The problems under investigation in the Billings Area Indian Health Service are not unique in the national system.
Twice, the Aberdeen Area IHS office in South Dakota has been investigated by the federal government, once in 1993 and again in 2010.
Both investigations required intervention by the Governmental Accountability Office, the Senate Indian Affairs Committee and U.S. Senators.
In 1993, then-U.S. Sen. Tom Daschle, D-S.D., requested the GAO conduct a study of IHS employment practices, specifically in the areas of salaries and recruitment programs.
“The GAO review was catalytic in bringing greater scrutiny and attention to IHS hiring practices,” Daschle recently told The Billings Gazette. “It made a difference. It is the only real means by which Congress can ascertain the facts.”
In 2010, then-U.S. Sen. Byron Dorgan, D-N.D., initiated an official investigation of the Aberdeen IHS in response to years of complaints from Indians, tribal officials and IHS employees. The complaints ran from mismanagement, to poor employee performance, employee accountability, reduced services and even malfeasance.
The investigation included meeting with tribes and interviewing individual IHS employees; visiting IHS clinics and health centers; and reviewing more than 140,000 pages of documents.
On Sept. 28, 2010, the Indian Affairs Committee held a hearing on its findings, which included deficiencies in management, employment accountability, financial integrity and oversight.
Among the findings were:
— IHS's repeated use of transfers and reassignments, or lengthy administrative leaves to deal with employees with a record of misconduct or poor performance.
— Some of the health care centers had a history of missing or stolen narcotics and nearly all of the facilities failed to provide evidence of performing consistent monthly pharmaceutical audits of narcotics and other controlled substances.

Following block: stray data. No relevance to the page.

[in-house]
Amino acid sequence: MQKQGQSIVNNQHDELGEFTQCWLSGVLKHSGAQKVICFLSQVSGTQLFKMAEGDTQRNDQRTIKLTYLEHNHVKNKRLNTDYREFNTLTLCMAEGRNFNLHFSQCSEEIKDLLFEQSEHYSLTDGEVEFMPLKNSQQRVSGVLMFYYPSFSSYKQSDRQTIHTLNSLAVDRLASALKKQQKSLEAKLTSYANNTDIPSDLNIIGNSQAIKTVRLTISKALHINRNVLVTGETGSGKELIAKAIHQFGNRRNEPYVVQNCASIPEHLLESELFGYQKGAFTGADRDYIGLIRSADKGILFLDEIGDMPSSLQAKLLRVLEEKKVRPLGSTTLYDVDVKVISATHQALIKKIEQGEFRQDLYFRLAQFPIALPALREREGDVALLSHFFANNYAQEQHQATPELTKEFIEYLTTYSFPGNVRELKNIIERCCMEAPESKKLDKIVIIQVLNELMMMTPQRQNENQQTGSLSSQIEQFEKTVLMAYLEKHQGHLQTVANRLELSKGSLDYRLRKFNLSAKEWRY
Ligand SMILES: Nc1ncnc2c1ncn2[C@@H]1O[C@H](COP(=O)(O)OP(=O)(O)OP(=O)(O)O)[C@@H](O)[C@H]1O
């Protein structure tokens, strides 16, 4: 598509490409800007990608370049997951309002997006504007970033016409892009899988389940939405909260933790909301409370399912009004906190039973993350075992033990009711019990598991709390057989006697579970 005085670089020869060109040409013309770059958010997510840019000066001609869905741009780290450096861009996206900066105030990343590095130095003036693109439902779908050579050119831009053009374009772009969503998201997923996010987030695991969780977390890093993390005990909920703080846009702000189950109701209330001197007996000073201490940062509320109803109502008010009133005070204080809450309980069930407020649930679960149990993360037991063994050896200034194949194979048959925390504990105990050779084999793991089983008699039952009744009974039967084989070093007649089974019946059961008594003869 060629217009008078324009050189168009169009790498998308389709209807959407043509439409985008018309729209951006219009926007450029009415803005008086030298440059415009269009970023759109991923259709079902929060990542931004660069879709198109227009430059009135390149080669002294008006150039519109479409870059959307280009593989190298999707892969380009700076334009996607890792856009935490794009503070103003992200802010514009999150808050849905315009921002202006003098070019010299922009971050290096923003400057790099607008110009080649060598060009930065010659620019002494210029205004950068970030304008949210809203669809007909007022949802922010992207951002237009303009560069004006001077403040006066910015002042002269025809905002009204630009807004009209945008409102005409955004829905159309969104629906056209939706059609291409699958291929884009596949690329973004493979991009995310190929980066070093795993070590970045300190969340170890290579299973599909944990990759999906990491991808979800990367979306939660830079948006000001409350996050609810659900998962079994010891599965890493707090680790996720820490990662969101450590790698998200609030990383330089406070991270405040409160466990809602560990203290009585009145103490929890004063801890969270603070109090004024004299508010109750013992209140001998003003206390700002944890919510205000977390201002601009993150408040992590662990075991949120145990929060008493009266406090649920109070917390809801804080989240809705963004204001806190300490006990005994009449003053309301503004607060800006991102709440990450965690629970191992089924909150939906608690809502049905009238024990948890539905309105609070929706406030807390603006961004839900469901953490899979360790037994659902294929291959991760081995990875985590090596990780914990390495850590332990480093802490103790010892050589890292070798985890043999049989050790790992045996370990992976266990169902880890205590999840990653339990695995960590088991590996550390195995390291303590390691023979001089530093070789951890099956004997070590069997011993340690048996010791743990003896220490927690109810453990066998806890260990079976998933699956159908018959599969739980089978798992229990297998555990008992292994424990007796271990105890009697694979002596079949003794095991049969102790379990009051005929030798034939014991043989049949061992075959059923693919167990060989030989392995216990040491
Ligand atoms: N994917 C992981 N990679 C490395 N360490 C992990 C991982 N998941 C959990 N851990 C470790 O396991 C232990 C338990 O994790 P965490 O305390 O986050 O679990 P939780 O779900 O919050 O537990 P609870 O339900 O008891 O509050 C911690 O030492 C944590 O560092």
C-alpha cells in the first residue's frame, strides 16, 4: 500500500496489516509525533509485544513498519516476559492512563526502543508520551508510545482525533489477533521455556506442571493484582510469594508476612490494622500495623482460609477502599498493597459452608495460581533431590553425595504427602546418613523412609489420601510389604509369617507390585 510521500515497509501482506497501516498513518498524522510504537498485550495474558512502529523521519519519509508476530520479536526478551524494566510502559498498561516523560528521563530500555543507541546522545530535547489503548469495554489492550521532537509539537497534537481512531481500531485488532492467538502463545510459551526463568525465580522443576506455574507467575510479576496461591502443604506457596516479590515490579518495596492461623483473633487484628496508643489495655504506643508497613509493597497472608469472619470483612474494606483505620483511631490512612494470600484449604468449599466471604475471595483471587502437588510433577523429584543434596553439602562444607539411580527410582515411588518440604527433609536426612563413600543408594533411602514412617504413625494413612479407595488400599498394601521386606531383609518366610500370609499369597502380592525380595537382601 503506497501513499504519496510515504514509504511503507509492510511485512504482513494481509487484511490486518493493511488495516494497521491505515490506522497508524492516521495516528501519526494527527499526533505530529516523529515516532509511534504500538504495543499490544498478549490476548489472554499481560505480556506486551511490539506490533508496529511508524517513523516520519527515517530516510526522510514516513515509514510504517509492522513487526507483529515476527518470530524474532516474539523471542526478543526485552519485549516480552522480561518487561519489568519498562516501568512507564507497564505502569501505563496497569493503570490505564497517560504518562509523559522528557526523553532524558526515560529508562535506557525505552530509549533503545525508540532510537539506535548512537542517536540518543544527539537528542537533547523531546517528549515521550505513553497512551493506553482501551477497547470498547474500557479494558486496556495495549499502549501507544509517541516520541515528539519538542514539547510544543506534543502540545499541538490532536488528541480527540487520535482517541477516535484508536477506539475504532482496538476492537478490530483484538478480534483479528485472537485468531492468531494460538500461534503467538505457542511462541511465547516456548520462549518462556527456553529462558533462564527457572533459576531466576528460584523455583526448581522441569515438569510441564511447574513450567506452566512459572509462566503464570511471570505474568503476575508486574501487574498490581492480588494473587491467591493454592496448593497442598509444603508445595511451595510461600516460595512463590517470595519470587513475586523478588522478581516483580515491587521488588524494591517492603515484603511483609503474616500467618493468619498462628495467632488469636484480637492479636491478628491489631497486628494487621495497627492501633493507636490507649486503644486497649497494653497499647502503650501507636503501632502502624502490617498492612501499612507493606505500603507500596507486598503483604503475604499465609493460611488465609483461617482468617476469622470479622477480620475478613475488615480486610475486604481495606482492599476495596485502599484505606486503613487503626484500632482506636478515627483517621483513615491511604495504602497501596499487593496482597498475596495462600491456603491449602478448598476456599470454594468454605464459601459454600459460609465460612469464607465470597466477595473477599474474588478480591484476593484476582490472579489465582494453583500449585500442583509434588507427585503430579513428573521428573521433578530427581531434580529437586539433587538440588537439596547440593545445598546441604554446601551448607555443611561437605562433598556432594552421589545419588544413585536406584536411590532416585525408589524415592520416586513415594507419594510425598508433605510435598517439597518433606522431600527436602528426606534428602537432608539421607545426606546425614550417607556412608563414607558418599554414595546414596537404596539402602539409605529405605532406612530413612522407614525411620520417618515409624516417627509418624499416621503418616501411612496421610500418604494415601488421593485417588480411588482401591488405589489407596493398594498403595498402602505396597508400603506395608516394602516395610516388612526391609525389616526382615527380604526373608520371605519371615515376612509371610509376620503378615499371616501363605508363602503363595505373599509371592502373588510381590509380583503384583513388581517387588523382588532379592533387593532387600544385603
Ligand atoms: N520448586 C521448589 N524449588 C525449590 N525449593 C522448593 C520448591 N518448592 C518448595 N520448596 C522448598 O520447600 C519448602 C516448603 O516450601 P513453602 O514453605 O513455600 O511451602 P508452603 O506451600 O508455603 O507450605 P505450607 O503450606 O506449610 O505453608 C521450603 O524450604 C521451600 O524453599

— Mismanagement of Contract Health Service funding.
— Five IHS hospitals in the Aberdeen service area were at risk of losing their accreditation or certification from the Centers for Medicare and Medicaid Services.
— Lengthy periods of senior staff vacancies, including the CEO, resulting in inconsistent management and leadership.
— Backlog in posting, billing and collecting claims from third-party insurers such as Medicare, Medicaid and private insurers.
— IHS health care providers with expired state licenses or other certifications, a violation of federal regulations and internal IHS policies.
As a result, corrective action plans were developed and are monitored.
“Scrutiny over the management of Indian Health Service has been a continual concern over the past decade,” said U.S. Sen. Tim Johnson, D-S.D., a member of the Senate Indian Affairs Committee. “The federal government has a treaty and responsibility to provide quality health care to American Indians throughout the United States.”
Johnson said he will continue to engage with IHS to ensure high quality standards are met when it comes to management, staffing and patient care.